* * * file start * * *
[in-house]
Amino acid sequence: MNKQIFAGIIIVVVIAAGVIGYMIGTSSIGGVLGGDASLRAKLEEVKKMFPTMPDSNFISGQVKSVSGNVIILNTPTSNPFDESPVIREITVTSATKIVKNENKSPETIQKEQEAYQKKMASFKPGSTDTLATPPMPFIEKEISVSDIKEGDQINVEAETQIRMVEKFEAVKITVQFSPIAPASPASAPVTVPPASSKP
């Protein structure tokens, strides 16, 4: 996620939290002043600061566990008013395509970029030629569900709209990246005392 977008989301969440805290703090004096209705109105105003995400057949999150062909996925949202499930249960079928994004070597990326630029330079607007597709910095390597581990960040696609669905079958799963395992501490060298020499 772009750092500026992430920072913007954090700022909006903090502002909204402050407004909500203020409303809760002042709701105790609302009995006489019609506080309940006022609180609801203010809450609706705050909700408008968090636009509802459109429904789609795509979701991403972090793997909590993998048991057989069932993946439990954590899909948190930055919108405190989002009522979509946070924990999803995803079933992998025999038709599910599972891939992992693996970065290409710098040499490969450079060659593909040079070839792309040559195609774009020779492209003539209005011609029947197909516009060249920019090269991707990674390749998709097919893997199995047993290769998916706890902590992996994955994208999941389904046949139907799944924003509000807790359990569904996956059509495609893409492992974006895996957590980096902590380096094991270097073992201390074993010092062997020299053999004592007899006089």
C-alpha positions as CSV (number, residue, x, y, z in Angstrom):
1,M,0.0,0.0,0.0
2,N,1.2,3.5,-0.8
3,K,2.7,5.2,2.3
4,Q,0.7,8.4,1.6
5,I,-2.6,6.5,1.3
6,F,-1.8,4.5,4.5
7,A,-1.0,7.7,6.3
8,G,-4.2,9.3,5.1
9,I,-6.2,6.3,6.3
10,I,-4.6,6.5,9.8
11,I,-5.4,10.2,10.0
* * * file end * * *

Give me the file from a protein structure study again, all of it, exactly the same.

[in-house]
Amino acid sequence: MNKQIFAGIIIVVVIAAGVIGYMIGTSSIGGVLGGDASLRAKLEEVKKMFPTMPDSNFISGQVKSVSGNVIILNTPTSNPFDESPVIREITVTSATKIVKNENKSPETIQKEQEAYQKKMASFKPGSTDTLATPPMPFIEKEISVSDIKEGDQINVEAETQIRMVEKFEAVKITVQFSPIAPASPASAPVTVPPASSKP
């Protein structure tokens, strides 16, 4: 996620939290002043600061566990008013395509970029030629569900709209990246005392 977008989301969440805290703090004096209705109105105003995400057949999150062909996925949202499930249960079928994004070597990326630029330079607007597709910095390597581990960040696609669905079958799963395992501490060298020499 772009750092500026992430920072913007954090700022909006903090502002909204402050407004909500203020409303809760002042709701105790609302009995006489019609506080309940006022609180609801203010809450609706705050909700408008968090636009509802459109429904789609795509979701991403972090793997909590993998048991057989069932993946439990954590899909948190930055919108405190989002009522979509946070924990999803995803079933992998025999038709599910599972891939992992693996970065290409710098040499490969450079060659593909040079070839792309040559195609774009020779492209003539209005011609029947197909516009060249920019090269991707990674390749998709097919893997199995047993290769998916706890902590992996994955994208999941389904046949139907799944924003509000807790359990569904996956059509495609893409492992974006895996957590980096902590380096094991270097073992201390074993010092062997020299053999004592007899006089």
C-alpha positions as CSV (number, residue, x, y, z in Angstrom):
1,M,0.0,0.0,0.0
2,N,1.2,3.5,-0.8
3,K,2.7,5.2,2.3
4,Q,0.7,8.4,1.6
5,I,-2.6,6.5,1.3
6,F,-1.8,4.5,4.5
7,A,-1.0,7.7,6.3
8,G,-4.2,9.3,5.1
9,I,-6.2,6.3,6.3
10,I,-4.6,6.5,9.8
11,I,-5.4,10.2,10.0